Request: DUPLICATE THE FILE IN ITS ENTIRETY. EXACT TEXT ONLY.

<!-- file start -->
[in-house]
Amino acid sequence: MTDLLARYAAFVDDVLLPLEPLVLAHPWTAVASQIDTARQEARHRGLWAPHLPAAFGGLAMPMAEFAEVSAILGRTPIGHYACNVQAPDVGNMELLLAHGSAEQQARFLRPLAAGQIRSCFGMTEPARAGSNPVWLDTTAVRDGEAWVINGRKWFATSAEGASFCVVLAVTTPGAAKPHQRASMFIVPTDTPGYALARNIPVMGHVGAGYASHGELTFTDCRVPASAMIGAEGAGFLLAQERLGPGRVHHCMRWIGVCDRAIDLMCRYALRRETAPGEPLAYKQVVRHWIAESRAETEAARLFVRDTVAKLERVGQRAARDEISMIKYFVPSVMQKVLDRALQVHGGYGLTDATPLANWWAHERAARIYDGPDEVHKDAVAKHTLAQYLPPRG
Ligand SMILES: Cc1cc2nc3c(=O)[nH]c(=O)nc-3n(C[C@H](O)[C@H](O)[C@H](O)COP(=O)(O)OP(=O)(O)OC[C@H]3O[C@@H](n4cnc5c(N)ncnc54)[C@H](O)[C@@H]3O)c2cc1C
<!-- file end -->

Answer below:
[in-house]
Amino acid sequence: MTDLLARYAAFVDDVLLPLEPLVLAHPWTAVASQIDTARQEARHRGLWAPHLPAAFGGLAMPMAEFAEVSAILGRTPIGHYACNVQAPDVGNMELLLAHGSAEQQARFLRPLAAGQIRSCFGMTEPARAGSNPVWLDTTAVRDGEAWVINGRKWFATSAEGASFCVVLAVTTPGAAKPHQRASMFIVPTDTPGYALARNIPVMGHVGAGYASHGELTFTDCRVPASAMIGAEGAGFLLAQERLGPGRVHHCMRWIGVCDRAIDLMCRYALRRETAPGEPLAYKQVVRHWIAESRAETEAARLFVRDTVAKLERVGQRAARDEISMIKYFVPSVMQKVLDRALQVHGGYGLTDATPLANWWAHERAARIYDGPDEVHKDAVAKHTLAQYLPPRG
Ligand SMILES: Cc1cc2nc3c(=O)[nH]c(=O)nc-3n(C[C@H](O)[C@H](O)[C@H](O)COP(=O)(O)OP(=O)(O)OC[C@H]3O[C@@H](n4cnc5c(N)ncnc54)[C@H](O)[C@@H]3O)c2cc1C